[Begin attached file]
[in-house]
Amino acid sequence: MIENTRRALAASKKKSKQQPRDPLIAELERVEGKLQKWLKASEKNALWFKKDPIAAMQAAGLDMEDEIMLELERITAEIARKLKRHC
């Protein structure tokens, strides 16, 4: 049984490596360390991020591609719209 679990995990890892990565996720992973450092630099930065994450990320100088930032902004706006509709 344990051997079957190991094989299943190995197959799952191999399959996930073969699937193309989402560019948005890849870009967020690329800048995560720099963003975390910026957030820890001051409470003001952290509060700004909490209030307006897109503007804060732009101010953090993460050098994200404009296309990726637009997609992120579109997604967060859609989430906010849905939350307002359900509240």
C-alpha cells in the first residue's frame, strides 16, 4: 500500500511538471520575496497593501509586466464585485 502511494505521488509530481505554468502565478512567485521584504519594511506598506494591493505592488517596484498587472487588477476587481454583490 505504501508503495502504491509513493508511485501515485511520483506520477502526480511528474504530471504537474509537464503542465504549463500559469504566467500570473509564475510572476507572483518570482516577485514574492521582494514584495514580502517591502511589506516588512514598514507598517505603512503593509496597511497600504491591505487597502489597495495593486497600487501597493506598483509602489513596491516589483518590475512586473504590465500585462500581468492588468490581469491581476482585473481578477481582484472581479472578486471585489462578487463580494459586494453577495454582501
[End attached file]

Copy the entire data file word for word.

[in-house]
Amino acid sequence: MIENTRRALAASKKKSKQQPRDPLIAELERVEGKLQKWLKASEKNALWFKKDPIAAMQAAGLDMEDEIMLELERITAEIARKLKRHC
């Protein structure tokens, strides 16, 4: 049984490596360390991020591609719209 679990995990890892990565996720992973450092630099930065994450990320100088930032902004706006509709 344990051997079957190991094989299943190995197959799952191999399959996930073969699937193309989402560019948005890849870009967020690329800048995560720099963003975390910026957030820890001051409470003001952290509060700004909490209030307006897109503007804060732009101010953090993460050098994200404009296309990726637009997609992120579109997604967060859609989430906010849905939350307002359900509240």
C-alpha cells in the first residue's frame, strides 16, 4: 500500500511538471520575496497593501509586466464585485 502511494505521488509530481505554468502565478512567485521584504519594511506598506494591493505592488517596484498587472487588477476587481454583490 505504501508503495502504491509513493508511485501515485511520483506520477502526480511528474504530471504537474509537464503542465504549463500559469504566467500570473509564475510572476507572483518570482516577485514574492521582494514584495514580502517591502511589506516588512514598514507598517505603512503593509496597511497600504491591505487597502489597495495593486497600487501597493506598483509602489513596491516589483518590475512586473504590465500585462500581468492588468490581469491581476482585473481578477481582484472581479472578486471585489462578487463580494459586494453577495454582501